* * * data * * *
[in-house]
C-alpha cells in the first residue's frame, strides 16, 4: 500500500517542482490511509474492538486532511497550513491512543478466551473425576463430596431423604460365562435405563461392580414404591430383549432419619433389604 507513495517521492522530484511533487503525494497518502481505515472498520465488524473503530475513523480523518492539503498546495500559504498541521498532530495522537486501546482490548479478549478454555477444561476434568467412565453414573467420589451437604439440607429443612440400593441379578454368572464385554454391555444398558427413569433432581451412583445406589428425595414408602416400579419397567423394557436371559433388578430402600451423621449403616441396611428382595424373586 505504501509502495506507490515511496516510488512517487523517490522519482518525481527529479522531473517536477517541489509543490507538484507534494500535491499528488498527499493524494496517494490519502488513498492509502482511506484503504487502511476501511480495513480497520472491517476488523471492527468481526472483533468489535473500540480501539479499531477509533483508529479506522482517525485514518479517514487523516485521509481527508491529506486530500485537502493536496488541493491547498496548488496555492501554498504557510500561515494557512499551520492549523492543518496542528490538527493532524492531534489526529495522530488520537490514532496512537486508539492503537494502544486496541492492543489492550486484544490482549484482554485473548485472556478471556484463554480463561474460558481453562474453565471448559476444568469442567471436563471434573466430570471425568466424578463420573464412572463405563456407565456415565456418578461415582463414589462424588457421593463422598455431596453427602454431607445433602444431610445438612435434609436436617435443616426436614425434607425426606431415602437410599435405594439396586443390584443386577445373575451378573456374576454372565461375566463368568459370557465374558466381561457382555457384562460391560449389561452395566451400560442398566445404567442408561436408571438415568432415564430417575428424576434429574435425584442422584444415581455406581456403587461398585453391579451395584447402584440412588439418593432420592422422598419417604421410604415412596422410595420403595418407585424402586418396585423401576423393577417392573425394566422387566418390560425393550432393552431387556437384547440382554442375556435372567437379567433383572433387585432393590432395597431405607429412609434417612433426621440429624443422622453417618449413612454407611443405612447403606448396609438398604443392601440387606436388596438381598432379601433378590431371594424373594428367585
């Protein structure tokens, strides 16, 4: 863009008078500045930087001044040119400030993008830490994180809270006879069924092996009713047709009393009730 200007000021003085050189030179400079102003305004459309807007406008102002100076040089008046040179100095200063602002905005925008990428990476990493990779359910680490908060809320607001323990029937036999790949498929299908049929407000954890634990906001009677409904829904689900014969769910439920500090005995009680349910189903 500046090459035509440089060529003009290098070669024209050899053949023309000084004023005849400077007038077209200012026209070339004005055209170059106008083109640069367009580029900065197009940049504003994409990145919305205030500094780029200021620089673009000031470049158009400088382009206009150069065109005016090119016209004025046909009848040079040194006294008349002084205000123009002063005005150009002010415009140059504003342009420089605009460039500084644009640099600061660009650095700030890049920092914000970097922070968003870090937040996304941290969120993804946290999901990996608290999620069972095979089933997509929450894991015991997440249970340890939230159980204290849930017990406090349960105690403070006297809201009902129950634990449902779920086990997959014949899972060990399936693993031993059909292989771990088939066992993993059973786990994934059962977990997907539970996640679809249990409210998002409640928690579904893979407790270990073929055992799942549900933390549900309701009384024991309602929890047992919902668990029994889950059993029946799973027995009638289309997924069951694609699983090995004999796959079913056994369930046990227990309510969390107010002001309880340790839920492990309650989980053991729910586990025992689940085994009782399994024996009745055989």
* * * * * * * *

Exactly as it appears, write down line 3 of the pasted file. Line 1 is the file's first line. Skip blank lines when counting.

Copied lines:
């Protein structure tokens, strides 16, 4: 863009008078500045930087001044040119400030993008830490994180809270006879069924092996009713047709009393009730 200007000021003085050189030179400079102003305004459309807007406008102002100076040089008046040179100095200063602002905005925008990428990476990493990779359910680490908060809320607001323990029937036999790949498929299908049929407000954890634990906001009677409904829904689900014969769910439920500090005995009680349910189903 500046090459035509440089060529003009290098070669024209050899053949023309000084004023005849400077007038077209200012026209070339004005055209170059106008083109640069367009580029900065197009940049504003994409990145919305205030500094780029200021620089673009000031470049158009400088382009206009150069065109005016090119016209004025046909009848040079040194006294008349002084205000123009002063005005150009002010415009140059504003342009420089605009460039500084644009640099600061660009650095700030890049920092914000970097922070968003870090937040996304941290969120993804946290999901990996608290999620069972095979089933997509929450894991015991997440249970340890939230159980204290849930017990406090349960105690403070006297809201009902129950634990449902779920086990997959014949899972060990399936693993031993059909292989771990088939066992993993059973786990994934059962977990997907539970996640679809249990409210998002409640928690579904893979407790270990073929055992799942549900933390549900309701009384024991309602929890047992919902668990029994889950059993029946799973027995009638289309997924069951694609699983090995004999796959079913056994369930046990227990309510969390107010002001309880340790839920492990309650989980053991729910586990025992689940085994009782399994024996009745055989």